Irish sheep meat production in the first quarter of this year was up 12% on 2014 at 11,600t, according to EBLEX.
It says at 503,000 head, the Irish lamb kill in the first quarter of the year was up 5% on 2014 levels.
According to the EBLEX analysis of the latest figures this was largely the result of a carryover of lambs from 2014, following a notable uplift in the lamb crop on the back of the much better seasonal conditions than in the 2013/14 production year.
In addition, it says the better conditions experienced have allowed carcase weights to recover. This comes as carcase weights in early 2013 were much lower, following poor feeding conditions in 2012.
As a result these higher carcase weights have compounded the increase in lamb slaughter, it says.
Meanwhile, EBLEX also notes that following heavy culling in recent years, the number of adult sheep slaughtered in Ireland has fallen in the first three months of the year.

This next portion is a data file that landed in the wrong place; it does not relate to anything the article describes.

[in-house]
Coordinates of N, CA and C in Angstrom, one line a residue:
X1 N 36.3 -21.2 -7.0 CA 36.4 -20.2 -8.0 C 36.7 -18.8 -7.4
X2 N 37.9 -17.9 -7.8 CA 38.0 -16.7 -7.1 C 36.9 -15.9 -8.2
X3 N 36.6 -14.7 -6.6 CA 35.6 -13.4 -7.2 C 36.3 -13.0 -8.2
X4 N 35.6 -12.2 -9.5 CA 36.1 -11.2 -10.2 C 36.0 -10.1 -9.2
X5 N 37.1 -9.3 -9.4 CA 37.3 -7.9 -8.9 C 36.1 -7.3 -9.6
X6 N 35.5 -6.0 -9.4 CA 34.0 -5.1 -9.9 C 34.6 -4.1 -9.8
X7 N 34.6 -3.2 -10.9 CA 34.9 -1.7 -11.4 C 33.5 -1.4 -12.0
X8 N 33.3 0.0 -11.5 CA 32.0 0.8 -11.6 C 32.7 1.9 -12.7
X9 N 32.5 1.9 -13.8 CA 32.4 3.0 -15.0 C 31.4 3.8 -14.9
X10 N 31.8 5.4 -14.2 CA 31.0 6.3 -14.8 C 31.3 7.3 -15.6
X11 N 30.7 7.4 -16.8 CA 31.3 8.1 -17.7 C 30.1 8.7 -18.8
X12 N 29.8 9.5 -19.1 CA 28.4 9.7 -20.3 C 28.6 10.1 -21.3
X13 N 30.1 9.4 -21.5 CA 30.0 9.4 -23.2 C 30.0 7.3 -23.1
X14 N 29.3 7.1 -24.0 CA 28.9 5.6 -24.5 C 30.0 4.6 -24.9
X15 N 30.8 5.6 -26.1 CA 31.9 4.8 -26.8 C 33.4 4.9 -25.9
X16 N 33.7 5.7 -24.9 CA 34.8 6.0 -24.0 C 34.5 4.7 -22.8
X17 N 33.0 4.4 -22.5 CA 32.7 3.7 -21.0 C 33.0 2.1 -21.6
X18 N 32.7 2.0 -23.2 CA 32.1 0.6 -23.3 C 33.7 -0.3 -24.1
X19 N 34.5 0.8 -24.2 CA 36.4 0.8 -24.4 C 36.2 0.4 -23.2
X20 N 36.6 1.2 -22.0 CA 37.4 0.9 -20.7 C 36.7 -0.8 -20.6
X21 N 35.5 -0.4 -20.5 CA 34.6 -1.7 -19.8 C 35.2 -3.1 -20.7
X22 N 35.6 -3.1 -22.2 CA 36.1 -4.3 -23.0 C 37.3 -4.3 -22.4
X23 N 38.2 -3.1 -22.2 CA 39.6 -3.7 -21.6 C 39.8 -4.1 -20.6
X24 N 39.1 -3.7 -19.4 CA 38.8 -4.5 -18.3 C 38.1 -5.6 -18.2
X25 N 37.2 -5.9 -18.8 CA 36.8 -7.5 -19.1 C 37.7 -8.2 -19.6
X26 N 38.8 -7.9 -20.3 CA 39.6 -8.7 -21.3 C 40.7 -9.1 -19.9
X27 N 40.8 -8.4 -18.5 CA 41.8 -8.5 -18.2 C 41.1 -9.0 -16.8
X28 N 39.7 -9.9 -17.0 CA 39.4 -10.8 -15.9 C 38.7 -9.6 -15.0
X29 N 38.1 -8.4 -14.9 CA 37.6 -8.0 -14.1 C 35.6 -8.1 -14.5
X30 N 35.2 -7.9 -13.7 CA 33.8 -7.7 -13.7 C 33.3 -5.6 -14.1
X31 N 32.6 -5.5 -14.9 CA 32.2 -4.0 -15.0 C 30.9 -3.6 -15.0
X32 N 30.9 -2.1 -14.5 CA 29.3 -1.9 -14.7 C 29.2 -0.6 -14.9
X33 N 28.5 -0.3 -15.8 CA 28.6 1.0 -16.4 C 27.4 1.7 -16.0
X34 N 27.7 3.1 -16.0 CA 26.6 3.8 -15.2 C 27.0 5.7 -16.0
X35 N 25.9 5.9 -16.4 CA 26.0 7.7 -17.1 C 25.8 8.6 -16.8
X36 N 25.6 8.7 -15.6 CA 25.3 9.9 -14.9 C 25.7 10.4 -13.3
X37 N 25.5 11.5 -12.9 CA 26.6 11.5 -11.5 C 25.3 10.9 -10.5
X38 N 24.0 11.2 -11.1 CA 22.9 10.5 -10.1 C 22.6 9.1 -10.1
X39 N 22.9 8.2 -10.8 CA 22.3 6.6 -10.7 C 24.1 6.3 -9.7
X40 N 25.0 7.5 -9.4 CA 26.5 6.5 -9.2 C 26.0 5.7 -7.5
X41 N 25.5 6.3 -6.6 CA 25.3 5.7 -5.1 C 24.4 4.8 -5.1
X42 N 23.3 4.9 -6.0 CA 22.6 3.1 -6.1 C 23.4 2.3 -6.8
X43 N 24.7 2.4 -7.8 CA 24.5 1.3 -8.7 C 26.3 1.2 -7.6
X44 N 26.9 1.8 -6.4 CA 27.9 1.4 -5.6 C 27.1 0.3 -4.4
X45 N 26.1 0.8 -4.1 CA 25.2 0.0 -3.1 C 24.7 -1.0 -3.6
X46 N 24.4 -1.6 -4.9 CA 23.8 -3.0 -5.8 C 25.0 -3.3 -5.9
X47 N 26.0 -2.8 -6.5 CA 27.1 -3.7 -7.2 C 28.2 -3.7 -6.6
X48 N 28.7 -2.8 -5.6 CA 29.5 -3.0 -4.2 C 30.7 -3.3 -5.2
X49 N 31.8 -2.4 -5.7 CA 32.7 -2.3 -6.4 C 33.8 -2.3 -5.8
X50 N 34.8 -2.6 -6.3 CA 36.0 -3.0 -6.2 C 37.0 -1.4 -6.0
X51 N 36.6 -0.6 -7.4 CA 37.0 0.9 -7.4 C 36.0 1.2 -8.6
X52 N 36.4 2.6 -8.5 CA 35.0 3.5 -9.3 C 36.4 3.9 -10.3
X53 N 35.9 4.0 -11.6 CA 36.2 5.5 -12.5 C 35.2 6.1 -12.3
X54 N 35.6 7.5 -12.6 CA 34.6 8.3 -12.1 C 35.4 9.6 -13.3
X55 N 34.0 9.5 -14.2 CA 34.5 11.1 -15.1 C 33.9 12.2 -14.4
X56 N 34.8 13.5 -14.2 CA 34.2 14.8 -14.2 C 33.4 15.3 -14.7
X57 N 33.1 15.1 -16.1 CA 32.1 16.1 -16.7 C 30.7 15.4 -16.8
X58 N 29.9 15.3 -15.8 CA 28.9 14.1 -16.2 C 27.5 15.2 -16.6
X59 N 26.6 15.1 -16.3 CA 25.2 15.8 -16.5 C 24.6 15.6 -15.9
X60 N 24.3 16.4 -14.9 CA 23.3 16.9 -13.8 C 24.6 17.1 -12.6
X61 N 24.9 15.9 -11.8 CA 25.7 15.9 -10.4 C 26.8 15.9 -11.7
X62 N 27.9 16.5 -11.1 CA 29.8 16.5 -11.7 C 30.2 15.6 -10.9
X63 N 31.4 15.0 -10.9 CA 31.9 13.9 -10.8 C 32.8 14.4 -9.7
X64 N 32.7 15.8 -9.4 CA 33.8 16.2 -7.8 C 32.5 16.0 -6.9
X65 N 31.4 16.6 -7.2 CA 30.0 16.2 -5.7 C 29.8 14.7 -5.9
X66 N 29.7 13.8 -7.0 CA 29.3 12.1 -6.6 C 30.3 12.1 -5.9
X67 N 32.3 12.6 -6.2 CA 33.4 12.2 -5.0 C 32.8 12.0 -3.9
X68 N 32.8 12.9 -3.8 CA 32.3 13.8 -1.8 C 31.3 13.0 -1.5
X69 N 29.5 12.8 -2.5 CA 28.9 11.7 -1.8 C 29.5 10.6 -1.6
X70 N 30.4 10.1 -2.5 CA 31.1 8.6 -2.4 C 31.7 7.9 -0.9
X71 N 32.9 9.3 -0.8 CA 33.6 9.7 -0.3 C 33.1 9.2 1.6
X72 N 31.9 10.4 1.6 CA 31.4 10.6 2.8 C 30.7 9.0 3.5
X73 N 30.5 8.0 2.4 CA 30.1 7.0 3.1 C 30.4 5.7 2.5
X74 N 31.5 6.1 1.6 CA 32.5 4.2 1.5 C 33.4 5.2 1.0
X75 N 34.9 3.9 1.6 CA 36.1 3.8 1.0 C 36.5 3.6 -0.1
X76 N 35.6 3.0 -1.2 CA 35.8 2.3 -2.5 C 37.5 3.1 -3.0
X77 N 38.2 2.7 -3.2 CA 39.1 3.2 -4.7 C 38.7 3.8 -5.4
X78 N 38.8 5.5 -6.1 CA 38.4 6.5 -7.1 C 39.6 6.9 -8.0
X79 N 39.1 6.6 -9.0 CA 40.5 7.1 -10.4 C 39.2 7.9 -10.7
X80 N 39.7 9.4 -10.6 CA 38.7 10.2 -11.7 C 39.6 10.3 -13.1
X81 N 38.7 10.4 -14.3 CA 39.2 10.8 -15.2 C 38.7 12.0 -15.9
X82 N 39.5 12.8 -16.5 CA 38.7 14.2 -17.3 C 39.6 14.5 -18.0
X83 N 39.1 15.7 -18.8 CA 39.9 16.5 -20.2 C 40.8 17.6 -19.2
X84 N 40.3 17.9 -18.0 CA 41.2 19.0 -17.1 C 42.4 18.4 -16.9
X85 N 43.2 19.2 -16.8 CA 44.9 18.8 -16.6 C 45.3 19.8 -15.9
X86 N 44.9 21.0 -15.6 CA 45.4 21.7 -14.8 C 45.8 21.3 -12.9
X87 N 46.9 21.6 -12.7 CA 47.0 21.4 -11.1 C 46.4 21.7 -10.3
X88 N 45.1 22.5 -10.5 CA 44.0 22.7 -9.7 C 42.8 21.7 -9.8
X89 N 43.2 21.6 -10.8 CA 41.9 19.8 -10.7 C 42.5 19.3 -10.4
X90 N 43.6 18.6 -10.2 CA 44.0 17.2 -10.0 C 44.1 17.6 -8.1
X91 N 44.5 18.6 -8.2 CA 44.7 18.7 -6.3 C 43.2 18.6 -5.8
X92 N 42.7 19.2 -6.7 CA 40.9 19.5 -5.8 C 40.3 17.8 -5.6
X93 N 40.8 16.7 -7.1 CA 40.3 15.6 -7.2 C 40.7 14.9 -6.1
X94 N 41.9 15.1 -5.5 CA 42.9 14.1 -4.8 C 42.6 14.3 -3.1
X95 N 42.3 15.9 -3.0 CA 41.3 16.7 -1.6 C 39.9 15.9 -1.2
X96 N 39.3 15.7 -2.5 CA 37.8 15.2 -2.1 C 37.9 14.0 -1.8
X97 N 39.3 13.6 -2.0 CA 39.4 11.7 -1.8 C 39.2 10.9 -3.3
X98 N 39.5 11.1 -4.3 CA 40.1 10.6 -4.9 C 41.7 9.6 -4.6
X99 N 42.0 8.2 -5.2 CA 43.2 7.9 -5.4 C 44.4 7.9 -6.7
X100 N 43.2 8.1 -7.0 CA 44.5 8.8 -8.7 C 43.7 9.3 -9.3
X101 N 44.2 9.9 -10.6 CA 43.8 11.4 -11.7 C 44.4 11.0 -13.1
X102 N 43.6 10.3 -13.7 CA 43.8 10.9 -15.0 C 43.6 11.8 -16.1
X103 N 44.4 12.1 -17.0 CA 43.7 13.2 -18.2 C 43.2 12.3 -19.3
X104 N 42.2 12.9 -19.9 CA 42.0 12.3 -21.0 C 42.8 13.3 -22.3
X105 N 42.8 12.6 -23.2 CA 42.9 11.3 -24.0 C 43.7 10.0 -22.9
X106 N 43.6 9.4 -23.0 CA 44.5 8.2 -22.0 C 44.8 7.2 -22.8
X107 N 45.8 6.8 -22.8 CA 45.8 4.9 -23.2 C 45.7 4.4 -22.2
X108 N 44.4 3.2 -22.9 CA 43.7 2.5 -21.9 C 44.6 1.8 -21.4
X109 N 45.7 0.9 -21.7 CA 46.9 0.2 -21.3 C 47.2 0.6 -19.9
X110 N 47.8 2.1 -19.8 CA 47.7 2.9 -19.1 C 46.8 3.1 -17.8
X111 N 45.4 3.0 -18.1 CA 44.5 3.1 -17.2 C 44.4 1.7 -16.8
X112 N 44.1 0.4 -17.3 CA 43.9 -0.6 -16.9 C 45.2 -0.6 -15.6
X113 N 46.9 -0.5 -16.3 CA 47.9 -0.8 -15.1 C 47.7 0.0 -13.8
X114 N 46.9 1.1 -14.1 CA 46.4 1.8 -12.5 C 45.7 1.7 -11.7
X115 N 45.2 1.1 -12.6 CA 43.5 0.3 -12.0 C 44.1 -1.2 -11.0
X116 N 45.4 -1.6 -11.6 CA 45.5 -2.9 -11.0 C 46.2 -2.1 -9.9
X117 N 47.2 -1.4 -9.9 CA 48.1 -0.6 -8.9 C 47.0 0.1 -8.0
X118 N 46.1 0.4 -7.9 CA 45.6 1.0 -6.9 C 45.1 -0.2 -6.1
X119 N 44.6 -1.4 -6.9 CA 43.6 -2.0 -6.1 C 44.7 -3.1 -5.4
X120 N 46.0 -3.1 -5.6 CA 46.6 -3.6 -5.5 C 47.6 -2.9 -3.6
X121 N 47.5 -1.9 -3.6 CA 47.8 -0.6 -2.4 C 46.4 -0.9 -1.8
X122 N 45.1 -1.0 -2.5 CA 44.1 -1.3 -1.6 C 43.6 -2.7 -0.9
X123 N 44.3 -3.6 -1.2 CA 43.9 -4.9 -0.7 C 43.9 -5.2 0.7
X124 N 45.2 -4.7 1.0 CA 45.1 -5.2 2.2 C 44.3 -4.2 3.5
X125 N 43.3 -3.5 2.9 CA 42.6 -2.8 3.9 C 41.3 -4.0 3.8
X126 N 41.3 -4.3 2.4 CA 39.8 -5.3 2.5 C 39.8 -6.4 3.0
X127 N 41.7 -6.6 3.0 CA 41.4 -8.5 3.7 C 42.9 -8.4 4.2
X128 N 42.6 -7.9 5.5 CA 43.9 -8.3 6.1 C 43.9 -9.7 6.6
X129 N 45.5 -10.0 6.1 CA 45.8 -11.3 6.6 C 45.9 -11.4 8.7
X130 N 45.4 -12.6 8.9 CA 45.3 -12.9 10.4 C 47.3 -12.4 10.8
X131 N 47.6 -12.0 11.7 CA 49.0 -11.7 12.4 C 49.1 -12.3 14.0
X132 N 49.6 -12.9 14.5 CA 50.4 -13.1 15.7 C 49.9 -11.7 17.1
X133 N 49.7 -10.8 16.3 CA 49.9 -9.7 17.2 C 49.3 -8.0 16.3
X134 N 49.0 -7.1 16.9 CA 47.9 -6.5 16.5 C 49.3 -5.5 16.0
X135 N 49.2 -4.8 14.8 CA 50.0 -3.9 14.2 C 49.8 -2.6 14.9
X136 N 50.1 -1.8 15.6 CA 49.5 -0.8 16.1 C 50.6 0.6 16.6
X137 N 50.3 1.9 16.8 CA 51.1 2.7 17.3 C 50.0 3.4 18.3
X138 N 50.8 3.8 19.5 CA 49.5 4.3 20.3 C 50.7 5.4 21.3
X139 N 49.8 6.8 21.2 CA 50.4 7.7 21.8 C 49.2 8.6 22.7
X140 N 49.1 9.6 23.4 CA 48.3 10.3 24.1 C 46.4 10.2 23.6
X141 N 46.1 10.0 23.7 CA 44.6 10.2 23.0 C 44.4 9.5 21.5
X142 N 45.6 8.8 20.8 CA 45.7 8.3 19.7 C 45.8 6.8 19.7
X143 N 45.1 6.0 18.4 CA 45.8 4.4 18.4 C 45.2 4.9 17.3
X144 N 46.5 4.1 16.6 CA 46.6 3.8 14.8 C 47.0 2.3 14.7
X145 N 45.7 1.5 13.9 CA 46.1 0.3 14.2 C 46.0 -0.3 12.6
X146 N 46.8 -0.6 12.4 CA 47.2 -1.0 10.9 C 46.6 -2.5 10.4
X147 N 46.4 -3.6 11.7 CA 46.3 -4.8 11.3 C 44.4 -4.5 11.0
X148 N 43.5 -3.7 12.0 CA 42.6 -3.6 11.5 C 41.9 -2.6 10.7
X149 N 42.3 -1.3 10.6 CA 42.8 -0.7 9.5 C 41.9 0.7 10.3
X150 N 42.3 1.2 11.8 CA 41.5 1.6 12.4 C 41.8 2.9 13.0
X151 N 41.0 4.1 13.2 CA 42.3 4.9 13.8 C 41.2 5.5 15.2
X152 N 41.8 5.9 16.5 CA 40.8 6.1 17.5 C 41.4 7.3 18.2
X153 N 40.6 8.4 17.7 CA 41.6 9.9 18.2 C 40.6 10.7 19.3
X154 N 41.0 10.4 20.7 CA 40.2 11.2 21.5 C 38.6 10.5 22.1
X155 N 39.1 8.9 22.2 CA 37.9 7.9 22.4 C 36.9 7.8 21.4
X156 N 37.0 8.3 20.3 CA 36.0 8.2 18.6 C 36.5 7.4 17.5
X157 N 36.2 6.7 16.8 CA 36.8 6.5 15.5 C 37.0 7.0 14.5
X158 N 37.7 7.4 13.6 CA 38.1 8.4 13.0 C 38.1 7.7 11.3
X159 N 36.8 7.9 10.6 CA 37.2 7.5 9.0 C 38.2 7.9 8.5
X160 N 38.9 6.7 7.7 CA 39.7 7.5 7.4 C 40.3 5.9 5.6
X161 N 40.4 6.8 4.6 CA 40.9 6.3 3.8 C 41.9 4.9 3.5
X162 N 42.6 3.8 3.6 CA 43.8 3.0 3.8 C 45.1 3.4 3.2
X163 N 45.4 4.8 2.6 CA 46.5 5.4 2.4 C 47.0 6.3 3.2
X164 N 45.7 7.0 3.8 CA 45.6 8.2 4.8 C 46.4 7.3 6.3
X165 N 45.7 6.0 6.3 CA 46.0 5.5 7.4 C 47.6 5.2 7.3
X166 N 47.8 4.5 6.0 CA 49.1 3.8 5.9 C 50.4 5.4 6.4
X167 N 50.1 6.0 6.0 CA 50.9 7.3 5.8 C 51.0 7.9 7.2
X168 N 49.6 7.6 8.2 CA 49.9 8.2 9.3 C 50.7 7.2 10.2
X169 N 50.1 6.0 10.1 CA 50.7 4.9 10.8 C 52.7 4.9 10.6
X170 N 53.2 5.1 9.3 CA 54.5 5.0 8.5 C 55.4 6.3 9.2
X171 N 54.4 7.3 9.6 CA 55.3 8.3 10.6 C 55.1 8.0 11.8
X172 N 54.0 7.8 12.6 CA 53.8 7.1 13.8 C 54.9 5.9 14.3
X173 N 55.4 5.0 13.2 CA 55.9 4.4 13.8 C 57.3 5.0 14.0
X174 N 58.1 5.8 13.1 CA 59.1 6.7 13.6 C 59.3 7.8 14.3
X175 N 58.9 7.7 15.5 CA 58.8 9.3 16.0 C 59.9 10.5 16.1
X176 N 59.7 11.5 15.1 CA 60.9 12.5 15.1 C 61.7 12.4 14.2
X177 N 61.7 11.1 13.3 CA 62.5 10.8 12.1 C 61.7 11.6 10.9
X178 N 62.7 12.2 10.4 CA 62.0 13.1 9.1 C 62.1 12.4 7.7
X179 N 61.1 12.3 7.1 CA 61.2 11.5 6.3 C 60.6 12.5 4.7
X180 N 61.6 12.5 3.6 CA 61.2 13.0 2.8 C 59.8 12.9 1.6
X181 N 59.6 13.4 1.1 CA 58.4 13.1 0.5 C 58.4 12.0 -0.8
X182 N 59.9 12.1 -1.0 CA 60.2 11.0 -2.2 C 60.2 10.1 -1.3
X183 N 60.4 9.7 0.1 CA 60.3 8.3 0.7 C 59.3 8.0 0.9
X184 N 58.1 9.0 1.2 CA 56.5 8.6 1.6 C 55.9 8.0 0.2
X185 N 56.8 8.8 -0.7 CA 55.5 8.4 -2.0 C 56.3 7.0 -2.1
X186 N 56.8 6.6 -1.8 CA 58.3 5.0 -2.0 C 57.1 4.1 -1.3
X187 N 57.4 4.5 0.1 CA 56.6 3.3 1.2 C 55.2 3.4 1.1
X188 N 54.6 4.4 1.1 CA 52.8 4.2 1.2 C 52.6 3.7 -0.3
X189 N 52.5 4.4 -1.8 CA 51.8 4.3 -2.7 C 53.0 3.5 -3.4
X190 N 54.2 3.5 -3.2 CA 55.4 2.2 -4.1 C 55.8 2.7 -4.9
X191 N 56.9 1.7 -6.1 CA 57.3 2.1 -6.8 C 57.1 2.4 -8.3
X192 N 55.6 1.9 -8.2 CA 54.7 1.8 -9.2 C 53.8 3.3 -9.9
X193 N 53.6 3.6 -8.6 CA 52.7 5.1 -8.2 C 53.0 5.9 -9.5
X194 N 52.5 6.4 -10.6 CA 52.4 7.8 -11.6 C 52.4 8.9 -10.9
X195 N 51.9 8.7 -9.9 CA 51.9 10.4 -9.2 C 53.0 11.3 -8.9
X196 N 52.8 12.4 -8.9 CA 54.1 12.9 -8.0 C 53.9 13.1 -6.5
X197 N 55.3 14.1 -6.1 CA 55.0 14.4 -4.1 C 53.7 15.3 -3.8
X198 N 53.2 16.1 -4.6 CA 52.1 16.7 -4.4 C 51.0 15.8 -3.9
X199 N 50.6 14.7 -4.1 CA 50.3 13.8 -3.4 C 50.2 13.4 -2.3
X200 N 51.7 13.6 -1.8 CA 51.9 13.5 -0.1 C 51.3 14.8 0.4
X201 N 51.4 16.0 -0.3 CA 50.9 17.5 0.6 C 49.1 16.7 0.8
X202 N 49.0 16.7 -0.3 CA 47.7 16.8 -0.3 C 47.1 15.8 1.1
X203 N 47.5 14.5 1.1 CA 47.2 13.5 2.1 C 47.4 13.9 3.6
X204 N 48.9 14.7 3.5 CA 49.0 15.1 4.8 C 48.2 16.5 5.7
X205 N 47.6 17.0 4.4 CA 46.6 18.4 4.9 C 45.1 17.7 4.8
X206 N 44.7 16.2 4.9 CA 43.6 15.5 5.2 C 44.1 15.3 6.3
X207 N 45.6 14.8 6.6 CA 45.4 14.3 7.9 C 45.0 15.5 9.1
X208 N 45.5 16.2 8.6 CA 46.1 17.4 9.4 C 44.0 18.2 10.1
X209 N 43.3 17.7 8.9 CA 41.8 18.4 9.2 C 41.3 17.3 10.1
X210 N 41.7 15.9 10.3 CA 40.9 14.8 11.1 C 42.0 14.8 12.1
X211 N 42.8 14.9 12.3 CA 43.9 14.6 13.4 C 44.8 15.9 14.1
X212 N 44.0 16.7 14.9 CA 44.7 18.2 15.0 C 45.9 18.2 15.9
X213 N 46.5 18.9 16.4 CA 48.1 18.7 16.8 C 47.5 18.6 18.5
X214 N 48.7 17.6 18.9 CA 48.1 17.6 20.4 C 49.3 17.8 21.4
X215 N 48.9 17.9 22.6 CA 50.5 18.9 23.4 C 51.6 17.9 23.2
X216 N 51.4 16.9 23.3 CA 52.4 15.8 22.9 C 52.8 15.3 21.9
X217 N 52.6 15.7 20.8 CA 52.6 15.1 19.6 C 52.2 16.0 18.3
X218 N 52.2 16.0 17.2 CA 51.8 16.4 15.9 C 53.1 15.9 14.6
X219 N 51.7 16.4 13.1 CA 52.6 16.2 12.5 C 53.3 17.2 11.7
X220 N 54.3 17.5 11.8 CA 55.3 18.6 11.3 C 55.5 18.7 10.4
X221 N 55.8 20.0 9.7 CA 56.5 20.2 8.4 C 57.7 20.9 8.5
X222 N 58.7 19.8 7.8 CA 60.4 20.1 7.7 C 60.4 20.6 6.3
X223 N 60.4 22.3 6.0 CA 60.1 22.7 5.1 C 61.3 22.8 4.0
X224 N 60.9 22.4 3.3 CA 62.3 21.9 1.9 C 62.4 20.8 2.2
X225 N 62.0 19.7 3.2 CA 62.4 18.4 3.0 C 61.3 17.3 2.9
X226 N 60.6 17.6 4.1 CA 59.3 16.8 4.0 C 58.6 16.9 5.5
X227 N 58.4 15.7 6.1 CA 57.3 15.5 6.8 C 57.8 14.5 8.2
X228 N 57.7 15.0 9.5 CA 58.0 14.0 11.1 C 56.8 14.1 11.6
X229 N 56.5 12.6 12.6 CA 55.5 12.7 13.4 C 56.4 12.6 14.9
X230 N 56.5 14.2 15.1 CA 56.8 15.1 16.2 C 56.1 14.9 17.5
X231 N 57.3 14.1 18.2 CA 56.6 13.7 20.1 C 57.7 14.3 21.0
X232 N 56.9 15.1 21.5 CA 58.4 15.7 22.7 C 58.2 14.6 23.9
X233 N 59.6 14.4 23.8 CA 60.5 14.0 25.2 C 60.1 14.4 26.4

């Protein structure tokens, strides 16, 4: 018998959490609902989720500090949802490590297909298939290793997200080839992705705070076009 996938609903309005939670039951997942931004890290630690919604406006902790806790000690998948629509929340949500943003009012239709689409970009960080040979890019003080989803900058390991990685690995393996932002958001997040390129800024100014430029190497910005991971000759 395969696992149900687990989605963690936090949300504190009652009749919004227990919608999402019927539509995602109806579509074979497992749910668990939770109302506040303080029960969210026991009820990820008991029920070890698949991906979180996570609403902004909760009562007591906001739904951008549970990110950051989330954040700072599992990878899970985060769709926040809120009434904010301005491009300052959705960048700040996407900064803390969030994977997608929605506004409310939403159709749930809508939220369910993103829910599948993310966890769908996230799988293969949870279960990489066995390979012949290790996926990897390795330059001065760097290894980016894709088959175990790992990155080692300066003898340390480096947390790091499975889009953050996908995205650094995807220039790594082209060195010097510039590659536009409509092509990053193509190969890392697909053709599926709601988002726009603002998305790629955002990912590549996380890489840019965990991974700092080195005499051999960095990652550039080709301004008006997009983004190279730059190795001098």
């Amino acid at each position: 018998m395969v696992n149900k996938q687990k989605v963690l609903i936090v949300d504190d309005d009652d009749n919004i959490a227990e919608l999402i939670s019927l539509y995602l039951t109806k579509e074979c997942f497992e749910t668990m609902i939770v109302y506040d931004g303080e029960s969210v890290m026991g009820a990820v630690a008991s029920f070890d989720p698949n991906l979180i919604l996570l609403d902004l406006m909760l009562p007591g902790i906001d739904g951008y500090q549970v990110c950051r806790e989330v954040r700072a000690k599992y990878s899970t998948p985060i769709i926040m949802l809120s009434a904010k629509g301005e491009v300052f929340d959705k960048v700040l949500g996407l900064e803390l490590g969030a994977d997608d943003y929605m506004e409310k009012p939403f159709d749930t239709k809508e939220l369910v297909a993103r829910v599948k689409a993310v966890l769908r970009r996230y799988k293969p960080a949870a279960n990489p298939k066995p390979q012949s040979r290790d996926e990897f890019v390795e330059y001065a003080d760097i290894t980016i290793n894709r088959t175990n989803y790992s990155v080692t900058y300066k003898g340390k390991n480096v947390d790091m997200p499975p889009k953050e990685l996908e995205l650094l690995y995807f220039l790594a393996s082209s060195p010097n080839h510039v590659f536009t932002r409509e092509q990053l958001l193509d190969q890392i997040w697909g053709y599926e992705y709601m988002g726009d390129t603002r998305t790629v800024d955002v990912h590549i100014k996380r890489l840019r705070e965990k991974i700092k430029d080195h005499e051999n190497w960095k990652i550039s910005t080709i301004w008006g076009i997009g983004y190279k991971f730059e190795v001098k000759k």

At 59,000 head, the adult sheep kill was down 18% on the year.
Sheep farmers have seen lamb prices nose dive in recent weeks with quotes falling by as much as 50c/kg last week.
According to Bord Bia, the sheep trade has slowed down recently on the back of reduced demand. It also reported the trade as relatively sluggish across our key export markets.
Last week base quotes for hoggets were making around €5.20/kg and early season spring lamb was making around €5.90/kg with selected lots achieving higher prices.
Prices paid for culled ewes were making around €3.00/kg.
Irish breeding flock numbers falling
Looking ahead, EBLEX says for the second consecutive year the Irish sheep breeding flock fell in December, despite a good year for producers, with the better lamb market and improved fodder situation.
It says breeding ewe numbers were at their lowest level since December 2010 and almost 40% below the level of December 2000.
Overall sheep numbers were unchanged in December, according to EBLEX, given the increased number of other sheep, mainly lambs, which are coming through the production cycle now.
However, it says the lower breeding flock would suggest a smaller lamb crop this year unless there is a significant improvement in the lambing rate.